• Vanth needs to tell Din how to keep hair so nice under that armor. How the hell do you take off a head-encasing helmet and look like that, my guy?
  • Not even gonna get into how they didn’t bury those explosives nearly deep enough for the krayt dragon to actually slide over them. Just gonna leave it alone…
  • Krayt dragons have been a part of Tatooine’s mythology for ages: In fact, Obi-Wan Kenobi was supposed to be mimicking a krayt dragon’s cry to warn the Tuskens off of Luke in A New Hope. (Though the sounds kept being altered in various special editions and new releases, leading to… very odd trills and whoops in later versions.) But we’ve never seen a live one on screen, just their bones. Given all the Dune parallels that Star Wars has played on since its creation, we can’t really be surprised that they decided krayt dragon = sandworm.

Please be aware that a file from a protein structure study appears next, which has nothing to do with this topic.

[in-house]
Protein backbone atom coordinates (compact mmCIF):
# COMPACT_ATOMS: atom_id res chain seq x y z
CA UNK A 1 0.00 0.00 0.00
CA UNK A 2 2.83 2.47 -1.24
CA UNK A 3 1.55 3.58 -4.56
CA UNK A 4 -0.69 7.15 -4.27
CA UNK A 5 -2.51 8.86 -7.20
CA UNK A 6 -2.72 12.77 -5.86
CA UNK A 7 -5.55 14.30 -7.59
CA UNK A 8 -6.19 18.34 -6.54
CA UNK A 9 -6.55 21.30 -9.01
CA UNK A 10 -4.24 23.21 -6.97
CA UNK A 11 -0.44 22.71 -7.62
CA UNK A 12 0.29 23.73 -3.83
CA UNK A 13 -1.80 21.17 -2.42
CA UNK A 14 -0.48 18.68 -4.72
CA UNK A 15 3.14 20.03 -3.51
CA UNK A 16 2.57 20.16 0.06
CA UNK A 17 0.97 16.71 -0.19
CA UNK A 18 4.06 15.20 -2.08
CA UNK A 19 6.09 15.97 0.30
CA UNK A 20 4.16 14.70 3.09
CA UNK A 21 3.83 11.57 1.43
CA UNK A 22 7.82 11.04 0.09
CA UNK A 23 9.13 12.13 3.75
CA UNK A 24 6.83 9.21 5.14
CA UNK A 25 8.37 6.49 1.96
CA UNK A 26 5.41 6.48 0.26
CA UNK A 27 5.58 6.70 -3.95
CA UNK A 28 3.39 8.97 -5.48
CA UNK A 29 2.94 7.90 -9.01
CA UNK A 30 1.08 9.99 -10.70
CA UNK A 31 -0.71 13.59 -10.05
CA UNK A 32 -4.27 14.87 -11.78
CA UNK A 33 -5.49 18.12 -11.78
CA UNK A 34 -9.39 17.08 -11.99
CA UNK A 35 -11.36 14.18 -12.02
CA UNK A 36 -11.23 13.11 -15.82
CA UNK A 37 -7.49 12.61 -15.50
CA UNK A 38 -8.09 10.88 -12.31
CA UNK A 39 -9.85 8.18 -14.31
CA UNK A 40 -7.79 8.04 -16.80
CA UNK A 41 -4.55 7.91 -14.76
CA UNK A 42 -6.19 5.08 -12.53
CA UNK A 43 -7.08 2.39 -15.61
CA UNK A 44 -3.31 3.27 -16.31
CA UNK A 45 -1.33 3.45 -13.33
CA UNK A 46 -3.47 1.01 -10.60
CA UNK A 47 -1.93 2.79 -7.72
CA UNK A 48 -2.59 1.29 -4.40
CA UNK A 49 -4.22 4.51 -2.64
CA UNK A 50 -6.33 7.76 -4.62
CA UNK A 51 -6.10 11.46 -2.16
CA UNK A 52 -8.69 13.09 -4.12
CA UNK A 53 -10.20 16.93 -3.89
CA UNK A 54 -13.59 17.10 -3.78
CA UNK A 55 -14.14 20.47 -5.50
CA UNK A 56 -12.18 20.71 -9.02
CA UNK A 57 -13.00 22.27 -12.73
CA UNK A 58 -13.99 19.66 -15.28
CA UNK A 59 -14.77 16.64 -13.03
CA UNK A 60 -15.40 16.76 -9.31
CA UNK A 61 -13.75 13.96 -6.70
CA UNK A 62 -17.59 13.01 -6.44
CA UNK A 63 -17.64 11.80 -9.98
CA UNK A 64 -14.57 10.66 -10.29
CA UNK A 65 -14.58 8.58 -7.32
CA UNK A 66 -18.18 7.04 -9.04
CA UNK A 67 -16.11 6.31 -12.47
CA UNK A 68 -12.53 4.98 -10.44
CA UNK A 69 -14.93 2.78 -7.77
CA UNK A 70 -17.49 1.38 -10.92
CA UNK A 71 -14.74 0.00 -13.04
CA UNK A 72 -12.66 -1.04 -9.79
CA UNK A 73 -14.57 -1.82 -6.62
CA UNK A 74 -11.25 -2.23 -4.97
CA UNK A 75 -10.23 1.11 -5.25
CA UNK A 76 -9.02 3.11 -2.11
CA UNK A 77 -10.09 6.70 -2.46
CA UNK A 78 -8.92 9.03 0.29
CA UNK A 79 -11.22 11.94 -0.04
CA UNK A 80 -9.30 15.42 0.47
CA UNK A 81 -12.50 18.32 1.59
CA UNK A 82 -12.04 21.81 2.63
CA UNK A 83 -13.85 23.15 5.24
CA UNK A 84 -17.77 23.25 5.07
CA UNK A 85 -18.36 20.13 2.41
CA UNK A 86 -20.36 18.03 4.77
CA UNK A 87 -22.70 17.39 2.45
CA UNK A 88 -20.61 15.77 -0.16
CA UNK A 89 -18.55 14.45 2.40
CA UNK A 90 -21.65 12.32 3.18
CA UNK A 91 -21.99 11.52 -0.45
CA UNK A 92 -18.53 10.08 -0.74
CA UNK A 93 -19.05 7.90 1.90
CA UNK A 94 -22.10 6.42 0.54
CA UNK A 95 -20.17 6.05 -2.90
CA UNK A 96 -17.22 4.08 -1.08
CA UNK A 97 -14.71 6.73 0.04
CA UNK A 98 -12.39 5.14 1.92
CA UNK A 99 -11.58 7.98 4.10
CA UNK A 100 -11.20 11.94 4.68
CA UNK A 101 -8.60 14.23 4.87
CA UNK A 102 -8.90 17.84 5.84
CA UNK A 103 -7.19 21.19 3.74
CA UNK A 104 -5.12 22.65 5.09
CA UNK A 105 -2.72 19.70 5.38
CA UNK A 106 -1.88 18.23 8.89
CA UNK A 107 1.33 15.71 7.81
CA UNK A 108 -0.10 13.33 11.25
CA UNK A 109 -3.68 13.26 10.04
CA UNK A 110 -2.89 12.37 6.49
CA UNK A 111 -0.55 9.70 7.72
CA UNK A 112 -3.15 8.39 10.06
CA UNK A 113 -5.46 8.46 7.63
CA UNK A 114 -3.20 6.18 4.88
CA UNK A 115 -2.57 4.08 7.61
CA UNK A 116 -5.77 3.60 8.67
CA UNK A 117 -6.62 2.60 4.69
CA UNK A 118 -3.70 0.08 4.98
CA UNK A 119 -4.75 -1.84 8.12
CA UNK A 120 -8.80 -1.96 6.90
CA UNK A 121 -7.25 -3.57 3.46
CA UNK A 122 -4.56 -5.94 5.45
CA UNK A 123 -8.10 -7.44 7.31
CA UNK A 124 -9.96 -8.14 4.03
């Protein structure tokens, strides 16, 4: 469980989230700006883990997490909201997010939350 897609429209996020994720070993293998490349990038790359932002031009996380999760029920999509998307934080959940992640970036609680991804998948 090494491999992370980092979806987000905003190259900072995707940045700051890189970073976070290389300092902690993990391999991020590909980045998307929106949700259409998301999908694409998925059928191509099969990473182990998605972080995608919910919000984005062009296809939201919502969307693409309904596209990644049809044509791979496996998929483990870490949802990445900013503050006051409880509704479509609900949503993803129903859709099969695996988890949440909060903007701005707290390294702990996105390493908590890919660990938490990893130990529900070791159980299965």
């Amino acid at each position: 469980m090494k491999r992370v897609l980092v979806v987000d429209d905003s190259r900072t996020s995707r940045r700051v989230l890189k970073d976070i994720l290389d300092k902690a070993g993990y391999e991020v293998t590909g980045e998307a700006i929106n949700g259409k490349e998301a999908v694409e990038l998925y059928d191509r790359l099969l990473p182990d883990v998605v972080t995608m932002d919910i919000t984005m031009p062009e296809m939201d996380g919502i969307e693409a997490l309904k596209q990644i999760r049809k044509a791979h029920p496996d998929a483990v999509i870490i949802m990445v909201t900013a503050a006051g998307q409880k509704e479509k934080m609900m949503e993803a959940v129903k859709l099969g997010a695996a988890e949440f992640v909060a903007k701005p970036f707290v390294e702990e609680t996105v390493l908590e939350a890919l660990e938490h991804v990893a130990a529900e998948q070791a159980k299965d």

• BABY YODA IN A SPITTOON, GOOD MORNING TO THIS AND ONLY THIS.
The Mandalorian, Chapter 9, The Marshal

Screenshot: Lucasfilm

Here’s hoping that there are more Tatooinian adventures on the way for Chapter 10…

Emmet Asher-Perrin has managed not to get a Baby Yoda toy yet, but if toy companies started making them like the above, they would probably buy 20 of them and place them strategically around people’s homes. You can bug them on Twitter, and read more of their work here and elsewhere.